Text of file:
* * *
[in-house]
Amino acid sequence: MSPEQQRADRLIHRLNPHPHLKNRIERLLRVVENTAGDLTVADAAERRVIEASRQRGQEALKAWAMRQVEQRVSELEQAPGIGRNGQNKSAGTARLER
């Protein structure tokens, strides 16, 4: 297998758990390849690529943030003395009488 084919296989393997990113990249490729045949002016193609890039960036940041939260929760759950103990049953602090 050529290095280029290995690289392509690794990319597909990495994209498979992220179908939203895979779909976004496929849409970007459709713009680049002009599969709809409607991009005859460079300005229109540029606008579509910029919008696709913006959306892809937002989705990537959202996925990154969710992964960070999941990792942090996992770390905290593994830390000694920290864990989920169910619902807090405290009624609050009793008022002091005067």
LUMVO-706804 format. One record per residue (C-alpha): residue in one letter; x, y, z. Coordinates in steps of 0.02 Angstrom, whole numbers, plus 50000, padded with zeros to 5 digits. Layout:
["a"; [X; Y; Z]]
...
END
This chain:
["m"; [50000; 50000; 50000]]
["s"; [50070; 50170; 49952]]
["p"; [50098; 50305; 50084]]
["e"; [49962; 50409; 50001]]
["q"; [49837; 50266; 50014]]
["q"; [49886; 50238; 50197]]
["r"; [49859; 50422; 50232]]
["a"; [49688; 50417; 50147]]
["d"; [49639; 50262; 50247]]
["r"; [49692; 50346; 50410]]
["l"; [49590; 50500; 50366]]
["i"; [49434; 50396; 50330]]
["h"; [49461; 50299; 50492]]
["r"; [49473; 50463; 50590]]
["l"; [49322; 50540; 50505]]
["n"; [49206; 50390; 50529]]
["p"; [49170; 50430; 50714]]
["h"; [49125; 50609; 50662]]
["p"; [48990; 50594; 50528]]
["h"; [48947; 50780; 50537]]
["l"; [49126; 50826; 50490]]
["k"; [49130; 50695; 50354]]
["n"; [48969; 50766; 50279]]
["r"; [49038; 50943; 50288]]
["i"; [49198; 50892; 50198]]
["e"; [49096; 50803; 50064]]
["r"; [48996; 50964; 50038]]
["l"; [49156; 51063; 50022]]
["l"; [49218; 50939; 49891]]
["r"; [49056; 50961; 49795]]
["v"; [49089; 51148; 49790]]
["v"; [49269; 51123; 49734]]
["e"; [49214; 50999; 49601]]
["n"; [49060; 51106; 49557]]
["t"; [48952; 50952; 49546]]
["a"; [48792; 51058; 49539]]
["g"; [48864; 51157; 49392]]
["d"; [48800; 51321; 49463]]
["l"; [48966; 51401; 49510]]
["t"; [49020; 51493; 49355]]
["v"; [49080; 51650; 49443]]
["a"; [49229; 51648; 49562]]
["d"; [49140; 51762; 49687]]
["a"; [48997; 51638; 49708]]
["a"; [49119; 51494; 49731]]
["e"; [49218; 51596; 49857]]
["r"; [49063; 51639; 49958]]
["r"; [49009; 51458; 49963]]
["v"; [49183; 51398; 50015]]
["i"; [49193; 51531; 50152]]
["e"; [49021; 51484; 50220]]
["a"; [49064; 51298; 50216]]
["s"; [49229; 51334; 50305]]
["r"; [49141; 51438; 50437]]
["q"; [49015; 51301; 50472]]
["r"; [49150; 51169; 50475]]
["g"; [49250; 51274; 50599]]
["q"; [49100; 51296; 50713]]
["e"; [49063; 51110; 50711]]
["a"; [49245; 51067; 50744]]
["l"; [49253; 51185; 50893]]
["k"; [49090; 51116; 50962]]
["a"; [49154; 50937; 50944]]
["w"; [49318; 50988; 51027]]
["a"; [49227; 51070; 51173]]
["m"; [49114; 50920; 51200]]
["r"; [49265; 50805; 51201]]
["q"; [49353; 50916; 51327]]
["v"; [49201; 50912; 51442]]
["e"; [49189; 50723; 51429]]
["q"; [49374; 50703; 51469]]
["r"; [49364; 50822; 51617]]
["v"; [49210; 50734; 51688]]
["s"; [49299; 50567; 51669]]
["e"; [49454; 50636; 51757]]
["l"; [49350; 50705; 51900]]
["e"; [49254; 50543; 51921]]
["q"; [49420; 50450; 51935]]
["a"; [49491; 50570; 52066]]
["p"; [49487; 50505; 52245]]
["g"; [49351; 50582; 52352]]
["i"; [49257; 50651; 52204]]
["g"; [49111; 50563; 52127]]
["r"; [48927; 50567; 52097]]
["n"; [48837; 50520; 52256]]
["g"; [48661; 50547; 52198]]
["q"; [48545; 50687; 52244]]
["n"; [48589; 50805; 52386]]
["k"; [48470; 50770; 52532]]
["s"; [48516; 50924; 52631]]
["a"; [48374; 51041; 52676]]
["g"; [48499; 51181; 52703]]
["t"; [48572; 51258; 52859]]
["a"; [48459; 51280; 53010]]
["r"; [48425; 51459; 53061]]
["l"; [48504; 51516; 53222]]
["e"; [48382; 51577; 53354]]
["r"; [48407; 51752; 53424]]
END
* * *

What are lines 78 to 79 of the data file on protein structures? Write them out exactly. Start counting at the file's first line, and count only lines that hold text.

["e"; [49189; 50723; 51429]]
["q"; [49374; 50703; 51469]]